I am not even going to try to summarise the plot or to go into a lot of detail about what happens. The description, sparse as it is it, contains enough information to entice readers who are not afraid to try something different, and who are happy to explore stories with a bit of everything: classical Greek tragedies, Old Testament-style stories, pagan myths, Arthurian legend, more than a touch of the magical and paranormal, fate and destiny gone awry, archaeology true and imagined and its share of enigmatic objects, modern politics, race rage, life in the circus, travelling on a barge, characters setting off in their peculiar quests (for adventure, independence, knowledge, or all of the above), time-warps, talking cats and other fabulous pets, UFOs, cheating husbands, murderous gangs, assorted religious beliefs, love, hatred, revenge… Oh, and not forgetting the end of the world as we know it. I have not been all-inclusive, believe me. Readers who are as knowledgeable and well-read as the author —polymath is no exaggeration— will have fun discovering all the references and the origin of the many stories and characters. I confess that although I recognised some, I missed many, and I didn’t have the in-depth knowledge to get all the nuances even for those that I spotted, but I had a whale of a time nonetheless, and I agree with the author’s assertion that it is not necessary to know all the original stories to enjoy the book or follow the plot. You only need a bit of imagination, a willingness to go on a wild ride, and a sense of fun.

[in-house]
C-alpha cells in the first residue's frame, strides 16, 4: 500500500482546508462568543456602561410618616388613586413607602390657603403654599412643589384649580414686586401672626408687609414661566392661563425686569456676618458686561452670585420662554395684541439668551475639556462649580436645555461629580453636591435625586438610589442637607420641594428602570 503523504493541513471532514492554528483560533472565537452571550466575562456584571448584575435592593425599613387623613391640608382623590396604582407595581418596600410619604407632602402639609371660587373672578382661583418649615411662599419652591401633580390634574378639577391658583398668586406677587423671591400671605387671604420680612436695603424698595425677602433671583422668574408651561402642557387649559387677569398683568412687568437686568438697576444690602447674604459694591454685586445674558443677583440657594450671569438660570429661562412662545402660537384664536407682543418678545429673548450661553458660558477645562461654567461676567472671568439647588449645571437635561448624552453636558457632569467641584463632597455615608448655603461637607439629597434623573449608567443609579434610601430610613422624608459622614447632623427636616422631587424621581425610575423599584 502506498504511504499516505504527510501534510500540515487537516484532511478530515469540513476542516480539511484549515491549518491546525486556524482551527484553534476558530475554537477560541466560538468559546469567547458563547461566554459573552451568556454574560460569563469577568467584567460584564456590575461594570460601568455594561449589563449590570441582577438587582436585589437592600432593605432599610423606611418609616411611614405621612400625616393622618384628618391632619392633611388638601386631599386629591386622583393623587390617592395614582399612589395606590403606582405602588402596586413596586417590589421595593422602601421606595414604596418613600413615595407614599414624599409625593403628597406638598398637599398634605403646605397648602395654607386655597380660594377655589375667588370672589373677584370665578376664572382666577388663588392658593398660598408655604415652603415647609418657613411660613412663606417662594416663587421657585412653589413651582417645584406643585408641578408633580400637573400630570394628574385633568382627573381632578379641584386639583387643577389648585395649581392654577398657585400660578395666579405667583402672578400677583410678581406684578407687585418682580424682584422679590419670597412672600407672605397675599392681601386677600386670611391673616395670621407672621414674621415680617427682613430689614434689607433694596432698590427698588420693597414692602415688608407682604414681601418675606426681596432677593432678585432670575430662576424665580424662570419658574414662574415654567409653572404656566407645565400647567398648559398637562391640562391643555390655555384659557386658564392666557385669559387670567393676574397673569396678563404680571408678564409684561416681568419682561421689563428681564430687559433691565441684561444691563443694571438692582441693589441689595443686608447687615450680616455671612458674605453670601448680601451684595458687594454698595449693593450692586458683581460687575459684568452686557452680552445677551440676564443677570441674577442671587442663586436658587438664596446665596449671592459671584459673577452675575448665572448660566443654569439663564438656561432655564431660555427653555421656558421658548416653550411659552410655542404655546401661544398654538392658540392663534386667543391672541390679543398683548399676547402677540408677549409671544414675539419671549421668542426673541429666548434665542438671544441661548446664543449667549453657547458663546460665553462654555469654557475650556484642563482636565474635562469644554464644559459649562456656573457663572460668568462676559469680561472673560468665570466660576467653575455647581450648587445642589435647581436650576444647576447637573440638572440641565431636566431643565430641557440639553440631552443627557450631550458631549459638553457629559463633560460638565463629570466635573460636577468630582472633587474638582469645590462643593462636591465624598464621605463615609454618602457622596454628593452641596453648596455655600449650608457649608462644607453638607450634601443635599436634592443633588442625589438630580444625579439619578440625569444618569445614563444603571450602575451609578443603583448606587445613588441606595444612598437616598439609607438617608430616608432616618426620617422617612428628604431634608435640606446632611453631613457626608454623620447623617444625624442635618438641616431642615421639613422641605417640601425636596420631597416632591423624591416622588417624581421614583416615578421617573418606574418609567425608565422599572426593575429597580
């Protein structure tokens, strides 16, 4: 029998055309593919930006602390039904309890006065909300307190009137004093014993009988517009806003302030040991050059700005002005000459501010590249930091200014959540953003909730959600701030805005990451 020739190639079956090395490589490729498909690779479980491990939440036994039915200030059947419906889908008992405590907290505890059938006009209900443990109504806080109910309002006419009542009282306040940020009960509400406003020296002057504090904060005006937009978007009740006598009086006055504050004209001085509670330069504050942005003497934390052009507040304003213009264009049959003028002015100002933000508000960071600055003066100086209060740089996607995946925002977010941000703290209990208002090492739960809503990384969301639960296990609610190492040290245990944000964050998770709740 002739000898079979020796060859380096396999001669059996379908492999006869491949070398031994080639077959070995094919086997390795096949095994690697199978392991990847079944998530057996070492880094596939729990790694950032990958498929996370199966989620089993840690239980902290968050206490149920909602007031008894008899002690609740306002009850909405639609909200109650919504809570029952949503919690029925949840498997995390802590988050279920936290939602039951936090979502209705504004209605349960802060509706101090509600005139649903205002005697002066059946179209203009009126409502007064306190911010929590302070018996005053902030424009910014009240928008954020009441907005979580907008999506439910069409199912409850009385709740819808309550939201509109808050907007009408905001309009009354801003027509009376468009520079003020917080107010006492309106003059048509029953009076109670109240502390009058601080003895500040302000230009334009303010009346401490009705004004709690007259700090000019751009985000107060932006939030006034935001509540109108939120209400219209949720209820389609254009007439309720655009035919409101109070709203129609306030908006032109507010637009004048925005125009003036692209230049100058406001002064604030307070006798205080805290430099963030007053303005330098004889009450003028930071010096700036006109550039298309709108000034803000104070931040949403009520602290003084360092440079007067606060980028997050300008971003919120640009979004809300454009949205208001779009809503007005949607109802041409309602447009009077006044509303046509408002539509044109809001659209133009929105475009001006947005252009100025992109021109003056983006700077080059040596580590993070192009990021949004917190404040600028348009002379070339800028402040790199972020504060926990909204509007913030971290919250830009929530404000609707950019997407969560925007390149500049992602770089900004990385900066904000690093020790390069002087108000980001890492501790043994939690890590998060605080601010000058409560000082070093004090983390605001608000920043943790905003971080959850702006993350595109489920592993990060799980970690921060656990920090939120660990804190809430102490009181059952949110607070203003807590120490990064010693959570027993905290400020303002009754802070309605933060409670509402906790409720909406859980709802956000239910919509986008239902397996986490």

Those readers who like to be in the know and check everything don’t need to worry: the author explains which stories he took as a basis for the main narratives, and who the different characters correspond to. And those who worry about getting lost, don’t. On the one hand, this is not that kind of story. There are many connections, but things do come to a clear resolution at the end (although I wouldn’t talk about a happy ending, per se. This is not that kind of story, either). The story is told in the third person, from multiple characters’ points of view, but these are clearly signposted in the text, and the titles of the different chapters are descriptive enough to pinpoint where we are and what we are going to be reading about. Other worries? Well, there is a bit of everything people might feel offended by: violence, racism, prejudice, murders, suicide, sex, even incest, although none extremely explicit, and always in keeping with the mythological theme and the original sources. Although many of the reflections and the underlying issues are far closer to reality than we’d like to admit, I doubt that anybody embarking on the adventure, and with a previous knowledge of the author, will feel outraged or upset by the story, other than, perhaps, by the fates of some of the individual characters (my alliances changed over time, although Don and Dora are strong contenders to the title of my favourites, but other than two or three of the bad apples, I would happily meet and have a drink with most if not all the characters that make an appearance in this book). People who don’t want to read anything related to viruses and/or other causes of massive and mysterious destruction of human life might be advised not to attempt this book. Anybody else, if you have doubts if the book will suit your taste, I’d advise, as usual, to check a sample of the book. As it is quite long, it should give you a good idea of how you’ll feel. And, don’t worry. As I’ve said, there are no cliffhangers.